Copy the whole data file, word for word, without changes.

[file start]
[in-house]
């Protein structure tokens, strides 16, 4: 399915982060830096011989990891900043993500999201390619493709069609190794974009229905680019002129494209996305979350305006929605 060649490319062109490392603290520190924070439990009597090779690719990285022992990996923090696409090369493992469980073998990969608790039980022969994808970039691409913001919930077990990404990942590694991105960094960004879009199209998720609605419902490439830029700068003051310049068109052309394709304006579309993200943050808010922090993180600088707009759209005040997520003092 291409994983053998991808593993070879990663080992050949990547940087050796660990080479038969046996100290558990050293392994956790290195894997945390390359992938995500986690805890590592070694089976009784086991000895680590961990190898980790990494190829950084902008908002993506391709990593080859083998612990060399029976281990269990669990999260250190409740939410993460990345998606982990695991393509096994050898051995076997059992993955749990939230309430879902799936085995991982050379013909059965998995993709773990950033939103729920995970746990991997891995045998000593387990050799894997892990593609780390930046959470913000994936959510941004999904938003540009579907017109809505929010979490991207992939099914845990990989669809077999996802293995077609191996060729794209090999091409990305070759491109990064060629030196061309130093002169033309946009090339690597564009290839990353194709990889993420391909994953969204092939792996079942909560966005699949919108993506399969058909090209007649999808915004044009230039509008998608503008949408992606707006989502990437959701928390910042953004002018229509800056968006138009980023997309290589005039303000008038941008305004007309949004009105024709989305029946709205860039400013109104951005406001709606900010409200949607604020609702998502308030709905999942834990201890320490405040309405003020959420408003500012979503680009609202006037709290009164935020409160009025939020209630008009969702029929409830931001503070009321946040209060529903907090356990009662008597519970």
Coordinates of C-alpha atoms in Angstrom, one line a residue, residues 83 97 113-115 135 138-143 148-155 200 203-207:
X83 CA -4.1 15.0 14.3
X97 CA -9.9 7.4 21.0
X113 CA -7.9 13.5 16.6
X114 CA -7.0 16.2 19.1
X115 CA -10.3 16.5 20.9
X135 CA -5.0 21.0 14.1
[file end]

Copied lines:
[in-house]
């Protein structure tokens, strides 16, 4: 399915982060830096011989990891900043993500999201390619493709069609190794974009229905680019002129494209996305979350305006929605 060649490319062109490392603290520190924070439990009597090779690719990285022992990996923090696409090369493992469980073998990969608790039980022969994808970039691409913001919930077990990404990942590694991105960094960004879009199209998720609605419902490439830029700068003051310049068109052309394709304006579309993200943050808010922090993180600088707009759209005040997520003092 291409994983053998991808593993070879990663080992050949990547940087050796660990080479038969046996100290558990050293392994956790290195894997945390390359992938995500986690805890590592070694089976009784086991000895680590961990190898980790990494190829950084902008908002993506391709990593080859083998612990060399029976281990269990669990999260250190409740939410993460990345998606982990695991393509096994050898051995076997059992993955749990939230309430879902799936085995991982050379013909059965998995993709773990950033939103729920995970746990991997891995045998000593387990050799894997892990593609780390930046959470913000994936959510941004999904938003540009579907017109809505929010979490991207992939099914845990990989669809077999996802293995077609191996060729794209090999091409990305070759491109990064060629030196061309130093002169033309946009090339690597564009290839990353194709990889993420391909994953969204092939792996079942909560966005699949919108993506399969058909090209007649999808915004044009230039509008998608503008949408992606707006989502990437959701928390910042953004002018229509800056968006138009980023997309290589005039303000008038941008305004007309949004009105024709989305029946709205860039400013109104951005406001709606900010409200949607604020609702998502308030709905999942834990201890320490405040309405003020959420408003500012979503680009609202006037709290009164935020409160009025939020209630008009969702029929409830931001503070009321946040209060529903907090356990009662008597519970």
Coordinates of C-alpha atoms in Angstrom, one line a residue, residues 83 97 113-115 135 138-143 148-155 200 203-207:
X83 CA -4.1 15.0 14.3
X97 CA -9.9 7.4 21.0
X113 CA -7.9 13.5 16.6
X114 CA -7.0 16.2 19.1
X115 CA -10.3 16.5 20.9
X135 CA -5.0 21.0 14.1